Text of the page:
“100 Best” Practice: A global insurance and financial services company has a robust intern program that focuses on bringing in associates from a variety of regions, backgrounds, socio-economic classes, races, etc. The company partners with organizations that provide opportunities to talented, entry-level candidates who want to work in its sector, but may not have the experience or network to easily do so.

[4] Tuning Into Staff’s Needs

Being aware of what employees want is an important aspect of maintaining high morale and employee retention. For example, some of Coach’s staff asked if they could set up an archery range in a remote, employee-only area so they could do something fun during downtime or after their shift. He OK’d it, and the staff love it.

This outlet is a “win” for the staff, but it’s also a venue for co-workers to get to know each other better, which fosters trust and builds a consistent culture.

“100 Best” Practice: An outdoor apparel and gear retailer offers its employees the opportunity to field-test private-brand products. Not only does this provide valuable feedback to the R&D department, it also gives employees first-hand experience with the items they will be selling. Employees can request a specific product to test based on their interests and location. After the test period, they write a product report with recommendations based on their experience, and post it to a private intranet.

[5] Smart Rewards and Recognition

Recognizing employees is vital to keeping them engaged for a full season. Coach believes that, at minimum, employees must know how to do their jobs and know how to treat guests. But it takes more than that to make a guest’s experience special. At his parks, if an employee’s name is mentioned in a five-star TripAdvisor rating, he or she earns a free lunch at a local restaurant. This encourages employees to maintain a professional standard of behavior even when the boss isn’t watching them.

“100 Best” Practice: A leading video game creator and publisher recognizes heroics, not heroes. Inspired by the Stanley Cup, this company created a “Champion’s Cup” award that acknowledges outstanding teamwork. The cup is engraved with the names of the team members who were recognized, and then passed around to various offices. The intention is to create one award (rather than lots of individual ones) to symbolize a growing collection of stories about those who exemplify the culture.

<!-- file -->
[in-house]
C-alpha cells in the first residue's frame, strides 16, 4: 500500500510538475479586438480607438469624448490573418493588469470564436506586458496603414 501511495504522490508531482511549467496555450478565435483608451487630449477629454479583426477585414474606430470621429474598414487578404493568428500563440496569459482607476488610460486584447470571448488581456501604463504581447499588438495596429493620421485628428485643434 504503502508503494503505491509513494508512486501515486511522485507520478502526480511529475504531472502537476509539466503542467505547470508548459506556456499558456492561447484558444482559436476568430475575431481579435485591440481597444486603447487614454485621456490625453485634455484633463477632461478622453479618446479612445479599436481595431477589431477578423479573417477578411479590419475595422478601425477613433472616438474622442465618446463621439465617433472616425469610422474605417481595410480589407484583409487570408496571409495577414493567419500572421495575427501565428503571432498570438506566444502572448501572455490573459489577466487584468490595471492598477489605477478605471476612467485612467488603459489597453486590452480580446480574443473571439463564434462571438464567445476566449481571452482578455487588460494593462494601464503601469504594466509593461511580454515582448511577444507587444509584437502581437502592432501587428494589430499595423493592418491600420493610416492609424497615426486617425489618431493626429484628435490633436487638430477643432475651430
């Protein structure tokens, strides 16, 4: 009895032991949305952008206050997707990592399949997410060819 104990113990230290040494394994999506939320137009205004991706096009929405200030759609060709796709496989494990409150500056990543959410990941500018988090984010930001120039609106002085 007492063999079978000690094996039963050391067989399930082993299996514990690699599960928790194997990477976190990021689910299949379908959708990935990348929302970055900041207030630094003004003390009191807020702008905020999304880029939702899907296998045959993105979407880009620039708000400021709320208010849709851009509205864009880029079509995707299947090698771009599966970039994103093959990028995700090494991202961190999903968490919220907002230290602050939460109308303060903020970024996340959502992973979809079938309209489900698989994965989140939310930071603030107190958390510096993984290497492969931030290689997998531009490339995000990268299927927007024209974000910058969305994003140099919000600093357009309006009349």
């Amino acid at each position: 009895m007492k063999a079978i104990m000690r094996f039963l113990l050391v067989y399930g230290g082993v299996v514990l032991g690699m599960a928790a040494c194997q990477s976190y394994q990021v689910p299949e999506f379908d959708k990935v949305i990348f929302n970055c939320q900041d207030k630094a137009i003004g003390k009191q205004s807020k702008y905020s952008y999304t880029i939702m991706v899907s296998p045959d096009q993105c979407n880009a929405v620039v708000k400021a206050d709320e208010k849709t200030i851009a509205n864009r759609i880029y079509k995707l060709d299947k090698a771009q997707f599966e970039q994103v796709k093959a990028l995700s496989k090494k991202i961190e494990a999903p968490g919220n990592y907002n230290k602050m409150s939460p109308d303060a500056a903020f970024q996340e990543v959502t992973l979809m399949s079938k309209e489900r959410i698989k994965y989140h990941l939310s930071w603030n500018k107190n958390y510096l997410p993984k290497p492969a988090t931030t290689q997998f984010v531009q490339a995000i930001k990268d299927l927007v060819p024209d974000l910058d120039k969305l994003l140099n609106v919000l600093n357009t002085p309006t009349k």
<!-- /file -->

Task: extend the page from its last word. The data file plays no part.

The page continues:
[6] Career Pathing

Finally, Coach encourages his employees to think beyond the “seasonal” aspect of the job by showing them pathways to future employment in the industry. In particular, he encourages all of his park staff to obtain ACCT certification, as well as to work at other parks for a few months. This gives staff a foundation of transferable experience, which they can use to build a career of their own. Coach believes in building the capacity of his staff, even though he knows some will take their skills elsewhere.

“100 Best” Practice: A mechanical construction company has a program to train new employees in a specialty trade that will help them acquire the skills for a great career. Many of these apprentices are family members or friends of existing employees.

The program has five phases. Phases 1, 3 and 5: classroom instruction with performance labs. Phases 2 and 4: on-the-job training under the guidance of a mentor. After graduation, they’re fully qualified at the entry level in their primary trade. Some continue training for a second trade once they are qualified in their primary trade. Having multi-trade knowledge and experience puts them on a path of growth and success.

Take a lesson from Coach—and some “100 Best” companies—and you just might find yourself in Fortune magazine one day.

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Paul Thallner is an executive culture consultant at Great Place to Work, a global research and consulting firm that works with organizations to build high-trust workplace cultures and produces the Fortune 100 Best Companies to Work For list.